The “Power of Words” (which is the title of one of Poe’s stories) is central to Holt. Central is the opening story in Holt’s collection, entitled Ό Λογος” a Greek word that means “The word,” as in “In the beginning was the word” in John 1.1. The word of the title appears mysteriously on a young girl’s body, creating some sort of infection that kills her. When it is seen by others, they die also, and the disease then spreads to plague proportions that threatens the end of the world. Thus, instead of the beginning, it is “In the end was the word.”
The story also has a Latin head note: Videtur quod Auctor hic obiit. Some medieval manuscripts dealing with the Black Death end with the author's last prayer, "Videtur quod Auctor hic obiit" which means, "It seems the author died here." A similar “final word” motif is suggested by the head note for “Charybdis”: a quotation from Poe’s early prize-wining story that launched him on his career, “MS Found in a Bottle,” in which the narrator says that he will continue to write in his journal until the “last moment” when he will enclose the MS in a bottle and cast it within the sea. The story is not one of Poe’s best-known stories, but it is one of his most self reflexively complex.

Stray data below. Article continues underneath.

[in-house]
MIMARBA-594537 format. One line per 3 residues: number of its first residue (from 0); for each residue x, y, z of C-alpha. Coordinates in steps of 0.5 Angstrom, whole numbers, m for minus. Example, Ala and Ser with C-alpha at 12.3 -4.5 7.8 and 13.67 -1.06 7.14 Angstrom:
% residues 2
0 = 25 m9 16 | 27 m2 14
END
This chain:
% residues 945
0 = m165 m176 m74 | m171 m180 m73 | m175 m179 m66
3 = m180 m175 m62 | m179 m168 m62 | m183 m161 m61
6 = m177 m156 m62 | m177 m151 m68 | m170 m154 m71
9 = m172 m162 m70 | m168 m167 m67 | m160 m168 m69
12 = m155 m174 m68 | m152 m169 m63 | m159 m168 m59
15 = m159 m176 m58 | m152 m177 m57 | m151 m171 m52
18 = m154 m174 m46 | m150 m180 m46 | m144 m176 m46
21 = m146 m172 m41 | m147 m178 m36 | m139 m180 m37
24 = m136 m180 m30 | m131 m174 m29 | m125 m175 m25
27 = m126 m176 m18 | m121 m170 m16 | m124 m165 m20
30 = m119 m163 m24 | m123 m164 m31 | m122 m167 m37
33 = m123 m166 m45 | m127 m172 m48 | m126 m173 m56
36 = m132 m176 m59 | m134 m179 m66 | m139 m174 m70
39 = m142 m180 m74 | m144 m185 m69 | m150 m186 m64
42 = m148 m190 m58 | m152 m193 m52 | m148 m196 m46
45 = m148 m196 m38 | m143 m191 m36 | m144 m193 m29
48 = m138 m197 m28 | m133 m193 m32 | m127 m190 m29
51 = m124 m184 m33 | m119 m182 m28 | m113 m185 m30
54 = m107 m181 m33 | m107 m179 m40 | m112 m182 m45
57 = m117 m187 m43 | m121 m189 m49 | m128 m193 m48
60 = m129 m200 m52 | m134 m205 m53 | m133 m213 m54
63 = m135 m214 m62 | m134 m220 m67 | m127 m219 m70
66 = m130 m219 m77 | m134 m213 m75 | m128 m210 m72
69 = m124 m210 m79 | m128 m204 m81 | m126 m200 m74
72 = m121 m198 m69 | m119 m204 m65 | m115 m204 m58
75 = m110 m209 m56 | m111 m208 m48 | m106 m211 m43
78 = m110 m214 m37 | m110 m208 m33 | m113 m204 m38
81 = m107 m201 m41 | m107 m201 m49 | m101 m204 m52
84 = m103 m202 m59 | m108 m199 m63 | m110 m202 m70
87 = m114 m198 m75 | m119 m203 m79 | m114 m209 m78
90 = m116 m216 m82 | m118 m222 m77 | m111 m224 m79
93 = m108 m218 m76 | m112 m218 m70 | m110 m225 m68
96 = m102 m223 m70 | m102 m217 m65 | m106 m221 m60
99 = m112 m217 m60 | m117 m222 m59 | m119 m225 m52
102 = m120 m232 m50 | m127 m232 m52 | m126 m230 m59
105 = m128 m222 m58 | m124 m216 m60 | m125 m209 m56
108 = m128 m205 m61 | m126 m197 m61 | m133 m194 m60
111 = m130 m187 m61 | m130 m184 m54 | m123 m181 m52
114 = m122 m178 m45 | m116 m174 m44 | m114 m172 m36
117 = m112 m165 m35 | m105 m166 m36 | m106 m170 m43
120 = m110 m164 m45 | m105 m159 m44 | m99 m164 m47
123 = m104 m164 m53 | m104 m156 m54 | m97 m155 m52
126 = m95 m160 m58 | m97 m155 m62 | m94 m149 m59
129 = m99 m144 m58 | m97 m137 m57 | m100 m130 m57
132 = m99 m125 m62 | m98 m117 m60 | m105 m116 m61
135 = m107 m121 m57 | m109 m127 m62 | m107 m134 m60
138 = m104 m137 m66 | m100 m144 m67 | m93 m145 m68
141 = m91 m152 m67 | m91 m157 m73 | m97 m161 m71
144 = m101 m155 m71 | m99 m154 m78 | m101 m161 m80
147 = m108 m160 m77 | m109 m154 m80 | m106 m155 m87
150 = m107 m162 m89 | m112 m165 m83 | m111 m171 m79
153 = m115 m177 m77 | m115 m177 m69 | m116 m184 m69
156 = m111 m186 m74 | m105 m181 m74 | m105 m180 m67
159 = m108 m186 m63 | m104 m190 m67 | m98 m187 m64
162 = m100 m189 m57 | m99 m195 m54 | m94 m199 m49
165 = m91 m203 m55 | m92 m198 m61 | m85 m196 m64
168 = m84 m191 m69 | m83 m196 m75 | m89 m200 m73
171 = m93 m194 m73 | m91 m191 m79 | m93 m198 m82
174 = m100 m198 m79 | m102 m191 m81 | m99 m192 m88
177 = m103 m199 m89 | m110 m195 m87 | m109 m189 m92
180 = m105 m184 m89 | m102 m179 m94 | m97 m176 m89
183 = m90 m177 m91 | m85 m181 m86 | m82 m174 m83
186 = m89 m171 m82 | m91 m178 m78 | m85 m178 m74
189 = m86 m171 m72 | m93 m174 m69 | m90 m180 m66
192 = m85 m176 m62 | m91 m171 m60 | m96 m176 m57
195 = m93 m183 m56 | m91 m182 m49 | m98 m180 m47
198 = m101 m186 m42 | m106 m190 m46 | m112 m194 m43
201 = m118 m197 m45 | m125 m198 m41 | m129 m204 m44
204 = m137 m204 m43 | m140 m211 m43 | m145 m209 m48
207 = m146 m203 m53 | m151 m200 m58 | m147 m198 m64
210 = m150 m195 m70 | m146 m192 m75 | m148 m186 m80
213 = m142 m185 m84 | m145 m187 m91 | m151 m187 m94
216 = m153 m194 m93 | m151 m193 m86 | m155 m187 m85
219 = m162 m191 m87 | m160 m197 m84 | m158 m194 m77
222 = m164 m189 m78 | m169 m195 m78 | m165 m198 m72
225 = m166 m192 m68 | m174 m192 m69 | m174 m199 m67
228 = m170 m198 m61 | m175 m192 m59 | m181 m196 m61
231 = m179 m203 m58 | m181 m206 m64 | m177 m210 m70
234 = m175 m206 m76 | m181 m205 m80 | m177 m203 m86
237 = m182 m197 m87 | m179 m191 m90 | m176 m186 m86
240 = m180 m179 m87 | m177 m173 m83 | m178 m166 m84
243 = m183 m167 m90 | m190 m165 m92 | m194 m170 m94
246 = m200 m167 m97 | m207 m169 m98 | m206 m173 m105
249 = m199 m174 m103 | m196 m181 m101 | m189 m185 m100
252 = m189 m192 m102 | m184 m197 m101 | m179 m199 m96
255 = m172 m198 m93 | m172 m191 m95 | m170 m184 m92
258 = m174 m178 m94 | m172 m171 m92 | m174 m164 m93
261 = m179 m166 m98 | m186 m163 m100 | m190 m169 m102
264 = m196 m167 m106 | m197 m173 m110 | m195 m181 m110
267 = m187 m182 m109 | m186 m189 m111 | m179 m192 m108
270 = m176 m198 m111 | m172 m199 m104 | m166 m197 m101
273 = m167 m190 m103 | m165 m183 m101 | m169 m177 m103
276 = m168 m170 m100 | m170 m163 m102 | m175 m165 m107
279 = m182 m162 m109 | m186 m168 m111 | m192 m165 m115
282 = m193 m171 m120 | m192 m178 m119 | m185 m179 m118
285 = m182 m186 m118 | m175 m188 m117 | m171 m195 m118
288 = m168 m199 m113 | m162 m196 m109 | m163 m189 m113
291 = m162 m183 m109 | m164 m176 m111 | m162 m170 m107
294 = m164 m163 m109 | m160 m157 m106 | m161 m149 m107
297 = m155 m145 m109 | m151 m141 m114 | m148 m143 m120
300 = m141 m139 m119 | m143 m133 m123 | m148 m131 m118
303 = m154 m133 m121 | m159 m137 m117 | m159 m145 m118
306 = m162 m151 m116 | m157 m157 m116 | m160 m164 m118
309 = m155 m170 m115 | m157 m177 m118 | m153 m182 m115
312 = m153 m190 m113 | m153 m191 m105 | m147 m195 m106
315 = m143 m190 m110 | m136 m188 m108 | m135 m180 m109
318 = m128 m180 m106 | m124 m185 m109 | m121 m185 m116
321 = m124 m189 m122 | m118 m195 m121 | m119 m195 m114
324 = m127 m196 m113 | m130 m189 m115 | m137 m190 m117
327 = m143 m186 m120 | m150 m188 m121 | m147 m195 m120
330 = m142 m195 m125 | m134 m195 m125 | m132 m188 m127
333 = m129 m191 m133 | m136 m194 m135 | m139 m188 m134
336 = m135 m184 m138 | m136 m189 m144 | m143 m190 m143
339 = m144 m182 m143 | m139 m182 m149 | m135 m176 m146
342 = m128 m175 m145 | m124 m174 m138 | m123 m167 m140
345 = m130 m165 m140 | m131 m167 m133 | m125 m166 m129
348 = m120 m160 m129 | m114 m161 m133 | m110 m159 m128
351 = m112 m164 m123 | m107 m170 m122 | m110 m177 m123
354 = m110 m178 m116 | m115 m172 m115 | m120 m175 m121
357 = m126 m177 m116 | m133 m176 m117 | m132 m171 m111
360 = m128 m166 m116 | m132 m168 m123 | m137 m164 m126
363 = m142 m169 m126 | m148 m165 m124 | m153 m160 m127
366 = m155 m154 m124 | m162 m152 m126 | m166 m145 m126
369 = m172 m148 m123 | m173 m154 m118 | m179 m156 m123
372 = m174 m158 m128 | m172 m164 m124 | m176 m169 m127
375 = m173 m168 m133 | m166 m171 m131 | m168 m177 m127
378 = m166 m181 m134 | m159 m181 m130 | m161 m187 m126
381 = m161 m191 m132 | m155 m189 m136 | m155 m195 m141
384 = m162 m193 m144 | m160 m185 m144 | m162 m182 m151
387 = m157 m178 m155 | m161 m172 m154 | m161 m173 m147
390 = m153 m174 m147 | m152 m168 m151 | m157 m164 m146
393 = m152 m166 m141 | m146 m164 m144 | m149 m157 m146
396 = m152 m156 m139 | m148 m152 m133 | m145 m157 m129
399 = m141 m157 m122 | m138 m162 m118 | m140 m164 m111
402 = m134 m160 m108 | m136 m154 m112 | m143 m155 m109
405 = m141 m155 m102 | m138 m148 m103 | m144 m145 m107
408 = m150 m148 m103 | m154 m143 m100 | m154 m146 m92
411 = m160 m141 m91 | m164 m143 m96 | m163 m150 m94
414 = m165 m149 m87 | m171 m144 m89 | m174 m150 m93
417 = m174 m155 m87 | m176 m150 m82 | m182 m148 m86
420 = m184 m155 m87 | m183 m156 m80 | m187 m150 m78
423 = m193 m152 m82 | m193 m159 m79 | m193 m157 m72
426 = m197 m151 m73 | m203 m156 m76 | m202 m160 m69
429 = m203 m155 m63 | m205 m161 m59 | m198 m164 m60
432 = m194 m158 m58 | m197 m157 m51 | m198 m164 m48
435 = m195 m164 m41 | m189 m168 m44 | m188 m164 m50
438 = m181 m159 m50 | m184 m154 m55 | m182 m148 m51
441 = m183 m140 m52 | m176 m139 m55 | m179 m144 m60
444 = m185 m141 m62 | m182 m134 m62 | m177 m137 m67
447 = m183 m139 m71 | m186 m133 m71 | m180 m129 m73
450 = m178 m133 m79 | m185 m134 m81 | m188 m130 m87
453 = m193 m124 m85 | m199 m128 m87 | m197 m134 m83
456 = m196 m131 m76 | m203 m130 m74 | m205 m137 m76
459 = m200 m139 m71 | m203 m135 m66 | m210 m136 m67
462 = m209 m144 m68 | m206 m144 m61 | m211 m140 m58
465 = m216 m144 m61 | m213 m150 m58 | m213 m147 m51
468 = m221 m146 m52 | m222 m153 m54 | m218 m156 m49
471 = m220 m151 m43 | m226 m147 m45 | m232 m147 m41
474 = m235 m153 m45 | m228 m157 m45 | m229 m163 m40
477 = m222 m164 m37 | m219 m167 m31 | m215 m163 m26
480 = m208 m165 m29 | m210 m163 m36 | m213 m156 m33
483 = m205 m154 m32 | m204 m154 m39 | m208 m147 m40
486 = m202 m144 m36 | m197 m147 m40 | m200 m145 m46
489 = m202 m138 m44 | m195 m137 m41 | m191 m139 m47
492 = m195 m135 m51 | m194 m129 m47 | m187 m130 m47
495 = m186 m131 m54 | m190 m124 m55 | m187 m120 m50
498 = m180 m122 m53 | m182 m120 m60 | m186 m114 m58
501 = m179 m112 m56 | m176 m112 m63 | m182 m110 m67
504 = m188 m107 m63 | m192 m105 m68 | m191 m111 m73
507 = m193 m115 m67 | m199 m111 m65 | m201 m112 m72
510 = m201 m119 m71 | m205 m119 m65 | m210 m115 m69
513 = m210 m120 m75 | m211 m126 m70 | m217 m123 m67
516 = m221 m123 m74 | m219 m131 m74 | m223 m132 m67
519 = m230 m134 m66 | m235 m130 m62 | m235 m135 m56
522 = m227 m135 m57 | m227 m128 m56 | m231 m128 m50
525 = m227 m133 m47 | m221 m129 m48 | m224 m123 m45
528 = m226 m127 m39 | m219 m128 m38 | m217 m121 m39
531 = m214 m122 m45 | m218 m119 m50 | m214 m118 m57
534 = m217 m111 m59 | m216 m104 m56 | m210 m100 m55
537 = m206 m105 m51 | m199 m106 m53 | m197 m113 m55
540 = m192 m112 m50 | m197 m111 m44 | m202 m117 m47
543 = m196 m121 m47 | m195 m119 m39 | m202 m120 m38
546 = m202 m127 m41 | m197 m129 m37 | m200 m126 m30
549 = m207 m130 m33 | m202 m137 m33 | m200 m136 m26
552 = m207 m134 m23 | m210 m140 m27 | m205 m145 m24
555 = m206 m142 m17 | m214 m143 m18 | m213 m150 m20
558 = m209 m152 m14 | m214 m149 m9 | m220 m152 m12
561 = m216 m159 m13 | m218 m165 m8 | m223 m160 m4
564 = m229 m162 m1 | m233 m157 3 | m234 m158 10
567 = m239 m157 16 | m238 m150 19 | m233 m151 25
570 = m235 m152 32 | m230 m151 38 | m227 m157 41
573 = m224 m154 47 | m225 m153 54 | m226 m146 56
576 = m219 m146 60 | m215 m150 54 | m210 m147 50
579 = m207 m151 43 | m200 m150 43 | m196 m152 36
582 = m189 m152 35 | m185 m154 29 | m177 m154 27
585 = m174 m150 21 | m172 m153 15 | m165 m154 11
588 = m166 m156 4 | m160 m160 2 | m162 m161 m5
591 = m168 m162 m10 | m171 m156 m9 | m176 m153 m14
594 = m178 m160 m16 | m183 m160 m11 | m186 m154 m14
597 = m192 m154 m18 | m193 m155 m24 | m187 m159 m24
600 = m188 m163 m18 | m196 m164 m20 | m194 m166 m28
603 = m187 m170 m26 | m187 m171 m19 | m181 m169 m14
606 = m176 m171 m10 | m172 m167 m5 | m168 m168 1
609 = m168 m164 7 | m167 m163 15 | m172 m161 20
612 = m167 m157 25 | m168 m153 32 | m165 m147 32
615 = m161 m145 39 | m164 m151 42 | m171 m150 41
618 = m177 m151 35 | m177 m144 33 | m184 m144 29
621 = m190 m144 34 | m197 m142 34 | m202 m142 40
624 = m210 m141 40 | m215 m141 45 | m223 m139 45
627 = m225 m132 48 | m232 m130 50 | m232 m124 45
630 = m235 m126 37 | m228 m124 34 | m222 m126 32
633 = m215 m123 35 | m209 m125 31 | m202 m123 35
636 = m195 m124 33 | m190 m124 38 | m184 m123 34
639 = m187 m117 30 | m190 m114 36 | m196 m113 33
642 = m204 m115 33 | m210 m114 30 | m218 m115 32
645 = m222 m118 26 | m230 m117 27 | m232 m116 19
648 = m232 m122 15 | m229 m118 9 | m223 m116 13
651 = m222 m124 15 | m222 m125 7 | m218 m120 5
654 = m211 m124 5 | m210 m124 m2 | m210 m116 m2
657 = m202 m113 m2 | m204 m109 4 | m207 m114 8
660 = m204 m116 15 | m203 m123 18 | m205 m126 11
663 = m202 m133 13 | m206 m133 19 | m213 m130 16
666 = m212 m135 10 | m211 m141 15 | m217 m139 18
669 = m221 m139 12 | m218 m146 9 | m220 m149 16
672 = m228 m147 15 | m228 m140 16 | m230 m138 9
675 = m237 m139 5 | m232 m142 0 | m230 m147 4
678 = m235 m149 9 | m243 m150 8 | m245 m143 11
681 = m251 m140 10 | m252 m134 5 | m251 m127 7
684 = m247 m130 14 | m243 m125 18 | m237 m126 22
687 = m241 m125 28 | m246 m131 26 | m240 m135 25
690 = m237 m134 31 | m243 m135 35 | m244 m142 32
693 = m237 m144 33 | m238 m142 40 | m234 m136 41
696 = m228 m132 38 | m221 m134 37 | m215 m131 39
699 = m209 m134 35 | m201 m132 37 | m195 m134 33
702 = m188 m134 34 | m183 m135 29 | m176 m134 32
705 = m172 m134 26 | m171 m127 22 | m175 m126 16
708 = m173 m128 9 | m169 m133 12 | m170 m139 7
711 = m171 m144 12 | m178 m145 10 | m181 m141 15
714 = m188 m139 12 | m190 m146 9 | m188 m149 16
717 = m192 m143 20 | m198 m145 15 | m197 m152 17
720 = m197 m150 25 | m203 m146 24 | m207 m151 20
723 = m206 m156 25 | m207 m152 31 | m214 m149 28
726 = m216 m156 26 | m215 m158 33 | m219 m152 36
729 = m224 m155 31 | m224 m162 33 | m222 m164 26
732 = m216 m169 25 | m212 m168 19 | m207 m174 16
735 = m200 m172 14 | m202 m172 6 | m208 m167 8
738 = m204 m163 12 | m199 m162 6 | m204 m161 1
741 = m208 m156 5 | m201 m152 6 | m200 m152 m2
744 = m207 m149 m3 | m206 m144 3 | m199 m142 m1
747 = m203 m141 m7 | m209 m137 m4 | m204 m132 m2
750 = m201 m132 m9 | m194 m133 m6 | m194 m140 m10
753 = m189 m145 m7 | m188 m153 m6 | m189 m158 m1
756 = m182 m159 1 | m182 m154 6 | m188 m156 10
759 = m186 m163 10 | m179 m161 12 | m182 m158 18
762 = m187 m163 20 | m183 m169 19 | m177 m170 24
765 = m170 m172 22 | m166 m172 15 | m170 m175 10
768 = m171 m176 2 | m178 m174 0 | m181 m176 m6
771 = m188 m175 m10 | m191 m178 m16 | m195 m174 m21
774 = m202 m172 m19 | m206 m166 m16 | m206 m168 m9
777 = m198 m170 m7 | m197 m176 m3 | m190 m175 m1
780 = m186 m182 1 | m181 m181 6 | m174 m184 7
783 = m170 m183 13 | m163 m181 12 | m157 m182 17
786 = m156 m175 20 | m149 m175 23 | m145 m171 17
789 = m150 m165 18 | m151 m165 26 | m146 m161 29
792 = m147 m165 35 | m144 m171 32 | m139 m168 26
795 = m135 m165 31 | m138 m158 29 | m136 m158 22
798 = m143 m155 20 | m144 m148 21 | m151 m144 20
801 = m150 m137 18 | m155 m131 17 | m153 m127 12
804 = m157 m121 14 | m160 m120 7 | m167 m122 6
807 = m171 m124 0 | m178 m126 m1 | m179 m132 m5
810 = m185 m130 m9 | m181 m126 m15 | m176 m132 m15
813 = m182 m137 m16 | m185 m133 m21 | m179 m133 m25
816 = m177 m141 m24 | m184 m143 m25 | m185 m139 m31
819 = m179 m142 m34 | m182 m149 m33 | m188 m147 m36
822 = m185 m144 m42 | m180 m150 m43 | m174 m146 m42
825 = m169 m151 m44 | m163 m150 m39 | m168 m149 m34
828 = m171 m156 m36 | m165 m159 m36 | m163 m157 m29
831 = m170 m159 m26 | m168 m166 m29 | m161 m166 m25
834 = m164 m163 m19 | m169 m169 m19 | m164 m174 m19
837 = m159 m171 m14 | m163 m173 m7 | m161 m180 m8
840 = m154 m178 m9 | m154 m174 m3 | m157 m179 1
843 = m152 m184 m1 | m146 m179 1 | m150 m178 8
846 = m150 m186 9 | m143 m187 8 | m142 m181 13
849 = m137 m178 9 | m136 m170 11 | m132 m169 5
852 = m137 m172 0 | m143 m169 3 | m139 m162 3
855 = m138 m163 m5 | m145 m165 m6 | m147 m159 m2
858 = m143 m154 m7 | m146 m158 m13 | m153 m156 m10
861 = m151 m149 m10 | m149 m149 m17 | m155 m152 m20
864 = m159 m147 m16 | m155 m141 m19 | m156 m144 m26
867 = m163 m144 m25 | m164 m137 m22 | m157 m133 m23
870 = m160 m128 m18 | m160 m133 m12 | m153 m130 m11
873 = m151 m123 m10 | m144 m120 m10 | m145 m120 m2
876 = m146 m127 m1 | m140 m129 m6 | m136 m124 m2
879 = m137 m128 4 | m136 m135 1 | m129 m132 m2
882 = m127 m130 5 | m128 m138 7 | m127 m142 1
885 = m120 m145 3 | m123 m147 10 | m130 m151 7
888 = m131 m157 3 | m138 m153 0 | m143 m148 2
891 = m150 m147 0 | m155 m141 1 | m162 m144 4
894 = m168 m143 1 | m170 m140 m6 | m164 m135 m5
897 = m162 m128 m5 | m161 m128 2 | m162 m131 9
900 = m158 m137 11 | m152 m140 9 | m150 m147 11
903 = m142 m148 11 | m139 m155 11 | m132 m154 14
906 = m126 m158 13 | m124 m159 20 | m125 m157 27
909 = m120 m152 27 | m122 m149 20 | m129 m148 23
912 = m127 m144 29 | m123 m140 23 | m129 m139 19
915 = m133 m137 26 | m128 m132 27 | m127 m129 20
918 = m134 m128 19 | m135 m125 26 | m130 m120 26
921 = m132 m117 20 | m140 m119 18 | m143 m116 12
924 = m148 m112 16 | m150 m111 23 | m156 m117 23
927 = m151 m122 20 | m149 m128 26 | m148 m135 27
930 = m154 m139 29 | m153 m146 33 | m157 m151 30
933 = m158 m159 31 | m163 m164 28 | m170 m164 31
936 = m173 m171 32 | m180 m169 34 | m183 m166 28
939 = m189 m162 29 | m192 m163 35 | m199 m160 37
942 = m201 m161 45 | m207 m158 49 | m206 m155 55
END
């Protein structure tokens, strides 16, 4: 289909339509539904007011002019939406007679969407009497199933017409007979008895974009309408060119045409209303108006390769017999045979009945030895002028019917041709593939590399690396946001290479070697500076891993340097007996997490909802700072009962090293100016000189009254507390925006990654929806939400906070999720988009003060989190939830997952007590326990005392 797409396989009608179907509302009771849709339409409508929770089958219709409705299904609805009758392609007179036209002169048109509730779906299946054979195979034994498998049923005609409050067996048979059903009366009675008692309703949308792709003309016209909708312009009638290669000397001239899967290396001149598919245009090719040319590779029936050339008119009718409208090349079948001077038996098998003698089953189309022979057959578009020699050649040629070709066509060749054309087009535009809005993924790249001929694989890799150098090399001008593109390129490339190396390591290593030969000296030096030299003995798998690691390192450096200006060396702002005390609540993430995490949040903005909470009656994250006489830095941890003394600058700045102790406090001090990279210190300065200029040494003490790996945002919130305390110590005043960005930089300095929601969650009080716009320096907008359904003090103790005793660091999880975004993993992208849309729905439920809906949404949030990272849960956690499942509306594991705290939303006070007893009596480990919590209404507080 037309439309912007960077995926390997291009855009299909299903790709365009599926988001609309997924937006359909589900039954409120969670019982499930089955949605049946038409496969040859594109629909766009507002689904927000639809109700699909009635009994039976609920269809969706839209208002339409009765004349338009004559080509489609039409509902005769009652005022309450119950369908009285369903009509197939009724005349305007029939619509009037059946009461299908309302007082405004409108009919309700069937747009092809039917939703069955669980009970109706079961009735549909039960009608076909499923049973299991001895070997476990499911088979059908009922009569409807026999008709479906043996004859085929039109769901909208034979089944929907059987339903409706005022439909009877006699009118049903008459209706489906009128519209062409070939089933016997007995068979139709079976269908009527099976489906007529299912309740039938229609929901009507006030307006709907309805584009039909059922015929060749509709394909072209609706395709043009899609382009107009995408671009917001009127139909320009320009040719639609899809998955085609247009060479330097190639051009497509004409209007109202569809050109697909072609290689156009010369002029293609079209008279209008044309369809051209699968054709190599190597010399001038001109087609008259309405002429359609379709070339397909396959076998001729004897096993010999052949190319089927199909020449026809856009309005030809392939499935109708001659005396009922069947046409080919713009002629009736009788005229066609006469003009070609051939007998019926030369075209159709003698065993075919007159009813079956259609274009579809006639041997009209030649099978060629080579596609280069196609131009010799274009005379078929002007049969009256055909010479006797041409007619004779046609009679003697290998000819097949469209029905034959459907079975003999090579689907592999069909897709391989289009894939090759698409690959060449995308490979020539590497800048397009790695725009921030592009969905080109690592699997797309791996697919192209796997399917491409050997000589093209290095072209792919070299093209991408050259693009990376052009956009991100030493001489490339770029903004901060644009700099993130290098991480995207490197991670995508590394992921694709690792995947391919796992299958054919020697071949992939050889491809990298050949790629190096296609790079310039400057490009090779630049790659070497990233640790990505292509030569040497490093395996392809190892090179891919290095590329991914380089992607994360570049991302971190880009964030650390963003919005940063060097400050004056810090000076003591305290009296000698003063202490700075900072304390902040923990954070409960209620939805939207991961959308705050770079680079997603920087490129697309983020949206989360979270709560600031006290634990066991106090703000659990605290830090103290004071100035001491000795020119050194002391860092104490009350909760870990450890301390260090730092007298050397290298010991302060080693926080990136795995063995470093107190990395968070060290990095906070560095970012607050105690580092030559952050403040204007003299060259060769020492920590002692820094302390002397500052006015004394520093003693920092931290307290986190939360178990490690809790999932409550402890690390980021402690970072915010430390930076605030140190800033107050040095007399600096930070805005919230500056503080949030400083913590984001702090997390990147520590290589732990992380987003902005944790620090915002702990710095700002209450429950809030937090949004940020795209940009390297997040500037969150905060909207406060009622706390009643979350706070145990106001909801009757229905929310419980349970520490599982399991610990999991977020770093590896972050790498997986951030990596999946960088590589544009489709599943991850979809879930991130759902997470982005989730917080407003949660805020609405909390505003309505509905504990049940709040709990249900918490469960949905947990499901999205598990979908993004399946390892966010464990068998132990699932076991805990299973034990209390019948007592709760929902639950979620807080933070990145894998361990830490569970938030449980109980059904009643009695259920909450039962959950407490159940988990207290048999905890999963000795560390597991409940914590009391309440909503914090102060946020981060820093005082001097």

Holt makes another reference to “Ms Found in a Bottle” in the story “Eurydike,” a futuristic version of the Orpheus and Eurydice myth. Another isolated space traveler recognizes a word out of endless rows of empty letters on his screen, the word “discovery.”